Doctors argued to a State Supreme Court that they could not be sued by the family of a deceased woman, even though it was their medical malpractice and failure to diagnose cancer that contributed to her death. They said that, when the woman died, her medical malpractice suit “evaporated” and her surviving sons did not have standing to pursue the claims. Fortunately, the irony of this argument was not lost on the high court, and the sons’ victory will provide them with the opportunity to present their mother’s case before a jury.
At issue in the case was the statute of limitations. In medical malpractice claims, a patient must file suit within two years of the malpractice. However, if the malpractice is of the type that a patient would not be able to discover until much later, the judge may rely upon the state constitution to permit evidence outside of the statutory period.
In this case, the woman first went to the doctor in 1998, where her doctors misdiagnosed her bleeding and constipation as hemorrhoids. The result from the woman’s next three visits for the same symptoms was identical. The doctors failed to order a colonoscopy, which is the leading method of colon cancer detection and is typically recommended for patients over 50.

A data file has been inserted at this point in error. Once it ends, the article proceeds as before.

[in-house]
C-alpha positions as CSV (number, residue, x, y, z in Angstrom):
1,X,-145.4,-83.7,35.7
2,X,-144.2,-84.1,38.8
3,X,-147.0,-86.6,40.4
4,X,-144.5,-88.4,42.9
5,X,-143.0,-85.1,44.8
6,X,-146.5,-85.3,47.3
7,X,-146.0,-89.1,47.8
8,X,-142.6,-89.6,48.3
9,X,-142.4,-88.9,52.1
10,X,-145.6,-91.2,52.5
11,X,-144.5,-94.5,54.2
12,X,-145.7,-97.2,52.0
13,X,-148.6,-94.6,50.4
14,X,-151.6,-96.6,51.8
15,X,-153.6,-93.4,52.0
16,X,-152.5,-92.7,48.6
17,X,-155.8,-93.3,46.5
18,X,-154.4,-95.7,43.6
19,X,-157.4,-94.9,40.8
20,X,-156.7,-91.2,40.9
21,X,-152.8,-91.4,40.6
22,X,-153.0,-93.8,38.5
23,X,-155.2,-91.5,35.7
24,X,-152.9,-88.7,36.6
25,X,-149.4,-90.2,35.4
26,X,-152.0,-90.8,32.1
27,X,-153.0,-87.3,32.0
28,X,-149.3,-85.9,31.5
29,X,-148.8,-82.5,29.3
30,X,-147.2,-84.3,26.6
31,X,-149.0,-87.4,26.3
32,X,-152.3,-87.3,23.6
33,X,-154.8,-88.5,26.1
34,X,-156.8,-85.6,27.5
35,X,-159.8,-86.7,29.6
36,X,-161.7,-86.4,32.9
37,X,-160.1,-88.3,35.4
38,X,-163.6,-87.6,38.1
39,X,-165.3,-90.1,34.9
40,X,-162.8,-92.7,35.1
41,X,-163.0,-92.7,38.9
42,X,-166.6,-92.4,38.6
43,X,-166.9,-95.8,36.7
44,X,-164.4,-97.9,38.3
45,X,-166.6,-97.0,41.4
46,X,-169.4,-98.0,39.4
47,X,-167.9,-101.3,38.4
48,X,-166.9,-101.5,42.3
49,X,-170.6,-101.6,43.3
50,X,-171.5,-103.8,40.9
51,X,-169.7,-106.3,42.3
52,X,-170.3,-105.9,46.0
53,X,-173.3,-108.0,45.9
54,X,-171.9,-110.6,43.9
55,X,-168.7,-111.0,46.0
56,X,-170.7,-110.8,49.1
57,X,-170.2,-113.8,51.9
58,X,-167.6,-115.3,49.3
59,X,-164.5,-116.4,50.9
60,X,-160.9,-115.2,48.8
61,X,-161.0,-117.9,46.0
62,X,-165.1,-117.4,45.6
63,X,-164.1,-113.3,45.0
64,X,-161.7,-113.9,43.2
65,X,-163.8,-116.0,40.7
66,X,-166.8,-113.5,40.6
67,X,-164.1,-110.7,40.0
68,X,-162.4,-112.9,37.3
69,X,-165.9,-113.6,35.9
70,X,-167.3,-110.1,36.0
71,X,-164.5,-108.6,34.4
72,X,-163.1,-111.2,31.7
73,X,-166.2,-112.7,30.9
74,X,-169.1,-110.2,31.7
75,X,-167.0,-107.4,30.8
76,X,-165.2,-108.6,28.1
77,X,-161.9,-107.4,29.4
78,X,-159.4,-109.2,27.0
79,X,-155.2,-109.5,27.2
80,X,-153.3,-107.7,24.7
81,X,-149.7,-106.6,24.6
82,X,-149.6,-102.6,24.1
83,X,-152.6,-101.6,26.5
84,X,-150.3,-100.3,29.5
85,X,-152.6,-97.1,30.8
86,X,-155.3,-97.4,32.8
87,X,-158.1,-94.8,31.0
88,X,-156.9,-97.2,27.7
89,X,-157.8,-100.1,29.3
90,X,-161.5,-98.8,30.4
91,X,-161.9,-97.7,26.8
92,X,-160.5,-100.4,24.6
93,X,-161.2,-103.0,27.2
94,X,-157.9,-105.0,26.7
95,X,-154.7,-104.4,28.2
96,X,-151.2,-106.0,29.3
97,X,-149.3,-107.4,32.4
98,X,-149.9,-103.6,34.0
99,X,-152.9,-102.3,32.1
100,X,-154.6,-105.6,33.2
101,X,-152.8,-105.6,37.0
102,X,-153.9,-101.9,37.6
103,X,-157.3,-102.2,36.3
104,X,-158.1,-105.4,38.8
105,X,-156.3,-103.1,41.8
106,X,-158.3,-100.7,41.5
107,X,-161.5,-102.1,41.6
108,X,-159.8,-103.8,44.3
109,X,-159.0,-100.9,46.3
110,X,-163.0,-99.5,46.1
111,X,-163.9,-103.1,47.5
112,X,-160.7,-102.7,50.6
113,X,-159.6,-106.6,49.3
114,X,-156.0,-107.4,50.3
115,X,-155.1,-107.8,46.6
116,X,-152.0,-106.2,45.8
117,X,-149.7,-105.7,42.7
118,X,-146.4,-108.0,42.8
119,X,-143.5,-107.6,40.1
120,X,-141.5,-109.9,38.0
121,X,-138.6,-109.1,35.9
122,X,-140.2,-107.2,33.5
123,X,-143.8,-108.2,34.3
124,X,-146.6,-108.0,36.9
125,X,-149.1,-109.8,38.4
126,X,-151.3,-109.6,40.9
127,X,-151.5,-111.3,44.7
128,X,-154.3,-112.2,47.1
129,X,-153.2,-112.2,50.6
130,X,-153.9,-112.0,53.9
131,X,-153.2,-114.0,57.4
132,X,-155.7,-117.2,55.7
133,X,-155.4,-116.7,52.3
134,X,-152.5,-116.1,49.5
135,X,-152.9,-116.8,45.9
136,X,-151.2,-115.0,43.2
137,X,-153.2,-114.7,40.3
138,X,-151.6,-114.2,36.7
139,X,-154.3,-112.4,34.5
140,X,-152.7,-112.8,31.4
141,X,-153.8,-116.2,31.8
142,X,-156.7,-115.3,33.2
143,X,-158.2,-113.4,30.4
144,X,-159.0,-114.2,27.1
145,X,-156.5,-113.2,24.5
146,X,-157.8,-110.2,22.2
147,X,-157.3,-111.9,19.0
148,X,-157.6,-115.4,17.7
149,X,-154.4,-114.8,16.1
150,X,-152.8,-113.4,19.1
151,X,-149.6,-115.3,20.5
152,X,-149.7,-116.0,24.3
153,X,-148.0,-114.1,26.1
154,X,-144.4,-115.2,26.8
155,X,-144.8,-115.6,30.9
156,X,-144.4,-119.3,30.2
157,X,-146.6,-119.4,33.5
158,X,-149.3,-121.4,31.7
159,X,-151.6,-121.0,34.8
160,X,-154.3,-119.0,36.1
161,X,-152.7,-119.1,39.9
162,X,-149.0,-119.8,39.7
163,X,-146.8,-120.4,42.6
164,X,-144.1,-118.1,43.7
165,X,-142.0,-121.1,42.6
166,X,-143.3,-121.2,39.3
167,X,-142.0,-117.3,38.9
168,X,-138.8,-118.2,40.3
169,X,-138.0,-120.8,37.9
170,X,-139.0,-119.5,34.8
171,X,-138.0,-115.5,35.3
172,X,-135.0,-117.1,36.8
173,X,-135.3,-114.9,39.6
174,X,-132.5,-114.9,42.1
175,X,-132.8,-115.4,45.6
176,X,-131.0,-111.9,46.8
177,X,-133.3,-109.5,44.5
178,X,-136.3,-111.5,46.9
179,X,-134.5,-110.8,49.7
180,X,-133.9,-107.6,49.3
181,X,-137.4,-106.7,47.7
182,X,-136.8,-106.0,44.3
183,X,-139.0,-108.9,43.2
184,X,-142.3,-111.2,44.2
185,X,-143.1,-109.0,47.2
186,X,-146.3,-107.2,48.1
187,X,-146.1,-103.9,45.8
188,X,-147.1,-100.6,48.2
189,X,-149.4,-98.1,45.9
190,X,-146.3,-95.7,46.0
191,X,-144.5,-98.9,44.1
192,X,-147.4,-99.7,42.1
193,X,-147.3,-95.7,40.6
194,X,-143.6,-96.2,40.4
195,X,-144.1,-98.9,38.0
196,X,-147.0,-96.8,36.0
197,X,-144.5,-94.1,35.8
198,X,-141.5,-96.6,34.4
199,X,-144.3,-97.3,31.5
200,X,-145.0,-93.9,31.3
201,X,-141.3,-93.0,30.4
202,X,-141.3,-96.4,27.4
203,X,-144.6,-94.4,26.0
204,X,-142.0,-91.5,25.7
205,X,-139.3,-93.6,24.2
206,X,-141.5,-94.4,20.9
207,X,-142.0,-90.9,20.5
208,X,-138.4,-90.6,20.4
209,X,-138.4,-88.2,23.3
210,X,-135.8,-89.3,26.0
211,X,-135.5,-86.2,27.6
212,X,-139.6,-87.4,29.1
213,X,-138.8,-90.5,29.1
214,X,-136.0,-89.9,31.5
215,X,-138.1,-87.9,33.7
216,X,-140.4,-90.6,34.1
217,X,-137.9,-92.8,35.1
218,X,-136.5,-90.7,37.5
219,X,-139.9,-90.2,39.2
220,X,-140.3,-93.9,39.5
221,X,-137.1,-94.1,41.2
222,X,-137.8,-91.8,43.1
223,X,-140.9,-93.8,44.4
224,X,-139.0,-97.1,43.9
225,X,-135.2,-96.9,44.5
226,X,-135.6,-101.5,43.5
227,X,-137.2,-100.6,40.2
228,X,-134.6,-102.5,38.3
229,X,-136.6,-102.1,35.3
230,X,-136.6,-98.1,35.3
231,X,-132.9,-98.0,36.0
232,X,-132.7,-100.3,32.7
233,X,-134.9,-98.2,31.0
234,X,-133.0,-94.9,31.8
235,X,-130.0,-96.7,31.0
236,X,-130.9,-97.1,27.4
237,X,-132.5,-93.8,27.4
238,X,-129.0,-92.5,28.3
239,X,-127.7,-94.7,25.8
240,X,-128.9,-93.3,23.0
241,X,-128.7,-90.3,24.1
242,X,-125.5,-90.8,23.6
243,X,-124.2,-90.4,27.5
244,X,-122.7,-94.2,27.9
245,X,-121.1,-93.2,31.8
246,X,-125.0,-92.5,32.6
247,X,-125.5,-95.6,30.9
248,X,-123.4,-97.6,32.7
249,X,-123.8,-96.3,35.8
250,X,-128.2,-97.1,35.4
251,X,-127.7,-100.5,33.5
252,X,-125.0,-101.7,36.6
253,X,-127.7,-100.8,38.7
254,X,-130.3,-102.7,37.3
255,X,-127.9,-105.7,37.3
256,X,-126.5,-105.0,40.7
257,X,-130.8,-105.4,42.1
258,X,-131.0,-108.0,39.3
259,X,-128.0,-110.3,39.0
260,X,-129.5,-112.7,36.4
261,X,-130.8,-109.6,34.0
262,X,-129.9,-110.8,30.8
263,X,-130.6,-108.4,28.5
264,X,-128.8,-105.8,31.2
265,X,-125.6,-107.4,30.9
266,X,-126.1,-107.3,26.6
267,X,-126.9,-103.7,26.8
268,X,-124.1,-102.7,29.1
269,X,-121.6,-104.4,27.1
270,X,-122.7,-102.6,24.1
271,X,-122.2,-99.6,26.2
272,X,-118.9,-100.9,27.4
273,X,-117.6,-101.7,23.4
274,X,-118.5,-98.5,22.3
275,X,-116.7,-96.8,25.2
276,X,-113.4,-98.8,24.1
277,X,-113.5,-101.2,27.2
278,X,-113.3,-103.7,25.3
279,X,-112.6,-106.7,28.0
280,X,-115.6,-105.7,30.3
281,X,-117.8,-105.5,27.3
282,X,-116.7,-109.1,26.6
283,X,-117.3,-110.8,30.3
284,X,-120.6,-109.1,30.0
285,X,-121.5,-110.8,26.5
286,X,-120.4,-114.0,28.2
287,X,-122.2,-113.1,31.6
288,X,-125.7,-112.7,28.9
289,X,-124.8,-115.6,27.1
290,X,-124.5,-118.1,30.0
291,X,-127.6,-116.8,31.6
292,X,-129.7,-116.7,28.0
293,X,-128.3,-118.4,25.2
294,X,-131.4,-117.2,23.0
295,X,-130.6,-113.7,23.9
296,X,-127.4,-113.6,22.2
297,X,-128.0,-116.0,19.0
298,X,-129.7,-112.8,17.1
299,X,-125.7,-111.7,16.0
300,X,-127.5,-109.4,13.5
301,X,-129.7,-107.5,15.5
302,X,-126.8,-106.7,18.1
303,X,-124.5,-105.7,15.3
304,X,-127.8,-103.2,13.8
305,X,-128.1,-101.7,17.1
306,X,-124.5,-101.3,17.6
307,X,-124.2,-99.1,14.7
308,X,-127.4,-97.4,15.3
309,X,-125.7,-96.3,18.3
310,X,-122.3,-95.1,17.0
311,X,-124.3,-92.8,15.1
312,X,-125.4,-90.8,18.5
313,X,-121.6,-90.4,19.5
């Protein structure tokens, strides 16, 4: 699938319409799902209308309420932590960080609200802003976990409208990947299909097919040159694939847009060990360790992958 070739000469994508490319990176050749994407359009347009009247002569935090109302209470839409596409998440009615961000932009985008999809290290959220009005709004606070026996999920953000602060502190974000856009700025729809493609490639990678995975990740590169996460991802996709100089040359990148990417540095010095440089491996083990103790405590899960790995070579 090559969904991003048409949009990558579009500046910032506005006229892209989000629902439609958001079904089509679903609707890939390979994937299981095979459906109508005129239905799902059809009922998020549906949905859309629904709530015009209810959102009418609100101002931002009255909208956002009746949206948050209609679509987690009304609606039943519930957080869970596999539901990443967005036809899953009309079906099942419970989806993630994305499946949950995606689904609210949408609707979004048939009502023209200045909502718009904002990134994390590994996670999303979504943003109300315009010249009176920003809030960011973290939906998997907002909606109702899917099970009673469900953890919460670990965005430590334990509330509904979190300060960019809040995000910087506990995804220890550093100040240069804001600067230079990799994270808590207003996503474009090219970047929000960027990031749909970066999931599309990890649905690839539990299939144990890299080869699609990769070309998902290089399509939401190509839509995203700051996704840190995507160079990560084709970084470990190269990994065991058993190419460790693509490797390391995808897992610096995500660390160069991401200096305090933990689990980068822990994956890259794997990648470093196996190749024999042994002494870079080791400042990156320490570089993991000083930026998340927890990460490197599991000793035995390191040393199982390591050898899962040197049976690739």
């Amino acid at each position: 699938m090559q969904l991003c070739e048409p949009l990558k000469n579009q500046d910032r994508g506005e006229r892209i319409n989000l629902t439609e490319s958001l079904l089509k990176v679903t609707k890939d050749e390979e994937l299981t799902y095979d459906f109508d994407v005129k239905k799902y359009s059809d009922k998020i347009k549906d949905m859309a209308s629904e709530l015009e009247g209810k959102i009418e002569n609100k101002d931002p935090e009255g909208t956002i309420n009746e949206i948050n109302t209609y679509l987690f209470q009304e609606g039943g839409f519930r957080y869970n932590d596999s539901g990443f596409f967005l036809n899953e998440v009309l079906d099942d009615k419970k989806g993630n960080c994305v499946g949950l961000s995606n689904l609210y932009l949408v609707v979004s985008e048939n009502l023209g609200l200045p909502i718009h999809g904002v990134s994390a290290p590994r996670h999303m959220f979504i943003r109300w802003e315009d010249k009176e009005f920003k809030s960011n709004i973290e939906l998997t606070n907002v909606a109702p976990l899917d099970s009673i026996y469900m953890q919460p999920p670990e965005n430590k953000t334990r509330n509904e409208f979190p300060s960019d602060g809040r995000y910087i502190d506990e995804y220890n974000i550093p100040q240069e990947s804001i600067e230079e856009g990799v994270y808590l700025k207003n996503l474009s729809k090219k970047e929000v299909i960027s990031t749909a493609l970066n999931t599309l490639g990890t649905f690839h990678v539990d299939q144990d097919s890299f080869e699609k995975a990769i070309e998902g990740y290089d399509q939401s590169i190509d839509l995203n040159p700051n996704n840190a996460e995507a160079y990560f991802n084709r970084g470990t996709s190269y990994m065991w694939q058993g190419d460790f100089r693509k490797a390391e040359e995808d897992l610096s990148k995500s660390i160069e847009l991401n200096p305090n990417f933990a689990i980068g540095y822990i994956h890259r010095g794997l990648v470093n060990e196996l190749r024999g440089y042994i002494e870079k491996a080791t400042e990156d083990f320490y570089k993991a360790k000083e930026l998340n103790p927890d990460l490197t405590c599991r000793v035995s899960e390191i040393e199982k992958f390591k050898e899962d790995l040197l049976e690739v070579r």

The suit for medical malpractice and failure to diagnose cancer was not filed until 2002. This meant that the intial four visits where the woman’s cancer should have been caught would fall outside the statutory period unless specially permitted into evidence. As lawyers battled over the issue of these first four doctor visits, the woman eventually succumbed to her cancer. At that point, the doctors’ strategy was to try and get the case dismissed in its entirety.
The state Supreme Court’s decision that the woman’s sons could still pursue the medical malpractice claim still leaves the question on the admissibility of the first four visits to the trial court.